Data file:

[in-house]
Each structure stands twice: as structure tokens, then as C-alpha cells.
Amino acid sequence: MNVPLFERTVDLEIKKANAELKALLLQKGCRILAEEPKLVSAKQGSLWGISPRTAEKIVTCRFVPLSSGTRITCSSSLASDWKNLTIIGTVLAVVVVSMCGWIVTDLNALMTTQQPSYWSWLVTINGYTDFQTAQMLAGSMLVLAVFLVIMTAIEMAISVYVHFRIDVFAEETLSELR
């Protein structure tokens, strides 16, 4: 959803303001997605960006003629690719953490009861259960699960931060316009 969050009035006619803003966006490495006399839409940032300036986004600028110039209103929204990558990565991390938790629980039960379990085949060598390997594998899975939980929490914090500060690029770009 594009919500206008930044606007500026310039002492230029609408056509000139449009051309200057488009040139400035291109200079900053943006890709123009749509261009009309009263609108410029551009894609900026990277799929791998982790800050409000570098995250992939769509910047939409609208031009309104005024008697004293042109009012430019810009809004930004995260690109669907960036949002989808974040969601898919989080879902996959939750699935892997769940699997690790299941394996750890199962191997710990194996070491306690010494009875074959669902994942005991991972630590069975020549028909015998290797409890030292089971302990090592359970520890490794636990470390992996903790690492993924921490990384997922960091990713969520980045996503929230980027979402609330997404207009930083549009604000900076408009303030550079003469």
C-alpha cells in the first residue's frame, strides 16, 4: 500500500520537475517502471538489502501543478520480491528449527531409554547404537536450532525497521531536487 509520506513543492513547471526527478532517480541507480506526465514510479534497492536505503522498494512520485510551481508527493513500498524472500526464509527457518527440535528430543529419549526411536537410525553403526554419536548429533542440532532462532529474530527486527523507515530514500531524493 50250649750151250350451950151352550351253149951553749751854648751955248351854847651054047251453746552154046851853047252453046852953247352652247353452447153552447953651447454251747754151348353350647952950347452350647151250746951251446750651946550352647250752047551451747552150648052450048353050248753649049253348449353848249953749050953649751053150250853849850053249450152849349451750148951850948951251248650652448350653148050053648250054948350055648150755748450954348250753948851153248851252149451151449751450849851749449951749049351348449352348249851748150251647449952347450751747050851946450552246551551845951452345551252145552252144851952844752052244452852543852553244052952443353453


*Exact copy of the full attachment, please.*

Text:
[in-house]
Each structure stands twice: as structure tokens, then as C-alpha cells.
Amino acid sequence: MNVPLFERTVDLEIKKANAELKALLLQKGCRILAEEPKLVSAKQGSLWGISPRTAEKIVTCRFVPLSSGTRITCSSSLASDWKNLTIIGTVLAVVVVSMCGWIVTDLNALMTTQQPSYWSWLVTINGYTDFQTAQMLAGSMLVLAVFLVIMTAIEMAISVYVHFRIDVFAEETLSELR
């Protein structure tokens, strides 16, 4: 959803303001997605960006003629690719953490009861259960699960931060316009 969050009035006619803003966006490495006399839409940032300036986004600028110039209103929204990558990565991390938790629980039960379990085949060598390997594998899975939980929490914090500060690029770009 594009919500206008930044606007500026310039002492230029609408056509000139449009051309200057488009040139400035291109200079900053943006890709123009749509261009009309009263609108410029551009894609900026990277799929791998982790800050409000570098995250992939769509910047939409609208031009309104005024008697004293042109009012430019810009809004930004995260690109669907960036949002989808974040969601898919989080879902996959939750699935892997769940699997690790299941394996750890199962191997710990194996070491306690010494009875074959669902994942005991991972630590069975020549028909015998290797409890030292089971302990090592359970520890490794636990470390992996903790690492993924921490990384997922960091990713969520980045996503929230980027979402609330997404207009930083549009604000900076408009303030550079003469």
C-alpha cells in the first residue's frame, strides 16, 4: 500500500520537475517502471538489502501543478520480491528449527531409554547404537536450532525497521531536487 509520506513543492513547471526527478532517480541507480506526465514510479534497492536505503522498494512520485510551481508527493513500498524472500526464509527457518527440535528430543529419549526411536537410525553403526554419536548429533542440532532462532529474530527486527523507515530514500531524493 50250649750151250350451950151352550351253149951553749751854648751955248351854847651054047251453746552154046851853047252453046852953247352652247353452447153552447953651447454251747754151348353350647952950347452350647151250746951251446750651946550352647250752047551451747552150648052450048353050248753649049253348449353848249953749050953649751053150250853849850053249450152849349451750148951850948951251248650652448350653148050053648250054948350055648150755748450954348250753948851153248851252149451151449751450849851749449951749049351348449352348249851748150251647449952347450751747050851946450552246551551845951452345551252145552252144851952844752052244452852543852553244052952443353453